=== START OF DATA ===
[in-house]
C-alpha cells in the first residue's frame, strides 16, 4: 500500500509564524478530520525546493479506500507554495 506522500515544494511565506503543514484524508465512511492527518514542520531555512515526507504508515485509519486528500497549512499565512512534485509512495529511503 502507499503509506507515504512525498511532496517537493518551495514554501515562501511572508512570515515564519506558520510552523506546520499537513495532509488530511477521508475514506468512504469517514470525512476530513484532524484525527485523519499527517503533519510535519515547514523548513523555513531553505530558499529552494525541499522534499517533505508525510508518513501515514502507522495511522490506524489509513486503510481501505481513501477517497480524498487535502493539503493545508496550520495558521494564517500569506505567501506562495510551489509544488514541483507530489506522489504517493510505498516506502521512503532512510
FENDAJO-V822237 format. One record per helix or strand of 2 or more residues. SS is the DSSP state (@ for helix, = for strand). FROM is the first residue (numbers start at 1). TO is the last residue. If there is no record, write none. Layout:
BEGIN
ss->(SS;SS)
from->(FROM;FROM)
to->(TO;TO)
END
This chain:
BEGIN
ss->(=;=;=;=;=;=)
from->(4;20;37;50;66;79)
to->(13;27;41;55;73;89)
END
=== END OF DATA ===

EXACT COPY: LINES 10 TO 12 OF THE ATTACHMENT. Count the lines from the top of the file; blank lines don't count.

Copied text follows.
BEGIN
ss->(=;=;=;=;=;=)
from->(4;20;37;50;66;79)